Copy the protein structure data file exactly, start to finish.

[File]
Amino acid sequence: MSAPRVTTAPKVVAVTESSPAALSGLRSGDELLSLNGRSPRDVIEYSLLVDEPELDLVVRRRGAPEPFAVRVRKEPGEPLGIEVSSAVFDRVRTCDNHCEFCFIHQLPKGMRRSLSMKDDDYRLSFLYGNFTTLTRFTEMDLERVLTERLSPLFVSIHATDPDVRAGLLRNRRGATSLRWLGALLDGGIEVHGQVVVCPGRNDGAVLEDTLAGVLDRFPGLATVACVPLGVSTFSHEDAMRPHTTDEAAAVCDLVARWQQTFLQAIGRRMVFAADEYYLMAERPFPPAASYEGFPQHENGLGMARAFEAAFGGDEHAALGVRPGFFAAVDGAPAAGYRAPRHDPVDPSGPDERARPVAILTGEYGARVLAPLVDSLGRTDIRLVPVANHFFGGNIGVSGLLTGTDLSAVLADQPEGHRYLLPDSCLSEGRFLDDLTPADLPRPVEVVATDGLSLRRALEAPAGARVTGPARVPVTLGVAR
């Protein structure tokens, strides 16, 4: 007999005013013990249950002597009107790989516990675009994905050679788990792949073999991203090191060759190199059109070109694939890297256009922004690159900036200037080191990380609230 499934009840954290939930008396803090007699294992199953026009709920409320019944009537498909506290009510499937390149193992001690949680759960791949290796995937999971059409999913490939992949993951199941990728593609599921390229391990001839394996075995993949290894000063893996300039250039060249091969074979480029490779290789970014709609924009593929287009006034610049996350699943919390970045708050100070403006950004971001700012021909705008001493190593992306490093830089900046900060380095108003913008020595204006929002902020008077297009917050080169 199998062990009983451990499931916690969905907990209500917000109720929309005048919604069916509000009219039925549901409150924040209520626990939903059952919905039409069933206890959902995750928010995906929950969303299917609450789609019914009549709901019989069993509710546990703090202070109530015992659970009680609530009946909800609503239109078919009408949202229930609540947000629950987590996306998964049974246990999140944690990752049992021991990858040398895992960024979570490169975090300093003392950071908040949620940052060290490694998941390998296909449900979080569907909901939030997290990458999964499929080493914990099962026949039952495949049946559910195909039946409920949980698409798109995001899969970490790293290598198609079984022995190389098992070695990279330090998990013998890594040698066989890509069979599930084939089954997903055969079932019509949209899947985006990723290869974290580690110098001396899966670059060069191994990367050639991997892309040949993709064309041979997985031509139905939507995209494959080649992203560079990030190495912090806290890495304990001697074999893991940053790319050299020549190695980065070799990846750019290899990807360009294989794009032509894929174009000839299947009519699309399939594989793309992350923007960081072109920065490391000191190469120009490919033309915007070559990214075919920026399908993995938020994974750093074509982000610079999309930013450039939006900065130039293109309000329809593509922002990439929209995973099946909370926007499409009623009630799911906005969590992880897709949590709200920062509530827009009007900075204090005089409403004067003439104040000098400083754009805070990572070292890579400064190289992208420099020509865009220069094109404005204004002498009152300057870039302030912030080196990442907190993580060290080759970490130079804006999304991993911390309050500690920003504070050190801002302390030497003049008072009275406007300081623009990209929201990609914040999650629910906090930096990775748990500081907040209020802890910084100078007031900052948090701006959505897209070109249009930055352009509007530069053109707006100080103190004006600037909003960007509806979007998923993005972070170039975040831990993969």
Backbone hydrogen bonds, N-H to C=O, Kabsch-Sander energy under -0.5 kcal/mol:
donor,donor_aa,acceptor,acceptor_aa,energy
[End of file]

Amino acid sequence: MSAPRVTTAPKVVAVTESSPAALSGLRSGDELLSLNGRSPRDVIEYSLLVDEPELDLVVRRRGAPEPFAVRVRKEPGEPLGIEVSSAVFDRVRTCDNHCEFCFIHQLPKGMRRSLSMKDDDYRLSFLYGNFTTLTRFTEMDLERVLTERLSPLFVSIHATDPDVRAGLLRNRRGATSLRWLGALLDGGIEVHGQVVVCPGRNDGAVLEDTLAGVLDRFPGLATVACVPLGVSTFSHEDAMRPHTTDEAAAVCDLVARWQQTFLQAIGRRMVFAADEYYLMAERPFPPAASYEGFPQHENGLGMARAFEAAFGGDEHAALGVRPGFFAAVDGAPAAGYRAPRHDPVDPSGPDERARPVAILTGEYGARVLAPLVDSLGRTDIRLVPVANHFFGGNIGVSGLLTGTDLSAVLADQPEGHRYLLPDSCLSEGRFLDDLTPADLPRPVEVVATDGLSLRRALEAPAGARVTGPARVPVTLGVAR
């Protein structure tokens, strides 16, 4: 007999005013013990249950002597009107790989516990675009994905050679788990792949073999991203090191060759190199059109070109694939890297256009922004690159900036200037080191990380609230 499934009840954290939930008396803090007699294992199953026009709920409320019944009537498909506290009510499937390149193992001690949680759960791949290796995937999971059409999913490939992949993951199941990728593609599921390229391990001839394996075995993949290894000063893996300039250039060249091969074979480029490779290789970014709609924009593929287009006034610049996350699943919390970045708050100070403006950004971001700012021909705008001493190593992306490093830089900046900060380095108003913008020595204006929002902020008077297009917050080169 199998062990009983451990499931916690969905907990209500917000109720929309005048919604069916509000009219039925549901409150924040209520626990939903059952919905039409069933206890959902995750928010995906929950969303299917609450789609019914009549709901019989069993509710546990703090202070109530015992659970009680609530009946909800609503239109078919009408949202229930609540947000629950987590996306998964049974246990999140944690990752049992021991990858040398895992960024979570490169975090300093003392950071908040949620940052060290490694998941390998296909449900979080569907909901939030997290990458999964499929080493914990099962026949039952495949049946559910195909039946409920949980698409798109995001899969970490790293290598198609079984022995190389098992070695990279330090998990013998890594040698066989890509069979599930084939089954997903055969079932019509949209899947985006990723290869974290580690110098001396899966670059060069191994990367050639991997892309040949993709064309041979997985031509139905939507995209494959080649992203560079990030190495912090806290890495304990001697074999893991940053790319050299020549190695980065070799990846750019290899990807360009294989794009032509894929174009000839299947009519699309399939594989793309992350923007960081072109920065490391000191190469120009490919033309915007070559990214075919920026399908993995938020994974750093074509982000610079999309930013450039939006900065130039293109309000329809593509922002990439929209995973099946909370926007499409009623009630799911906005969590992880897709949590709200920062509530827009009007900075204090005089409403004067003439104040000098400083754009805070990572070292890579400064190289992208420099020509865009220069094109404005204004002498009152300057870039302030912030080196990442907190993580060290080759970490130079804006999304991993911390309050500690920003504070050190801002302390030497003049008072009275406007300081623009990209929201990609914040999650629910906090930096990775748990500081907040209020802890910084100078007031900052948090701006959505897209070109249009930055352009509007530069053109707006100080103190004006600037909003960007509806979007998923993005972070170039975040831990993969």
Backbone hydrogen bonds, N-H to C=O, Kabsch-Sander energy under -0.5 kcal/mol:
donor,donor_aa,acceptor,acceptor_aa,energy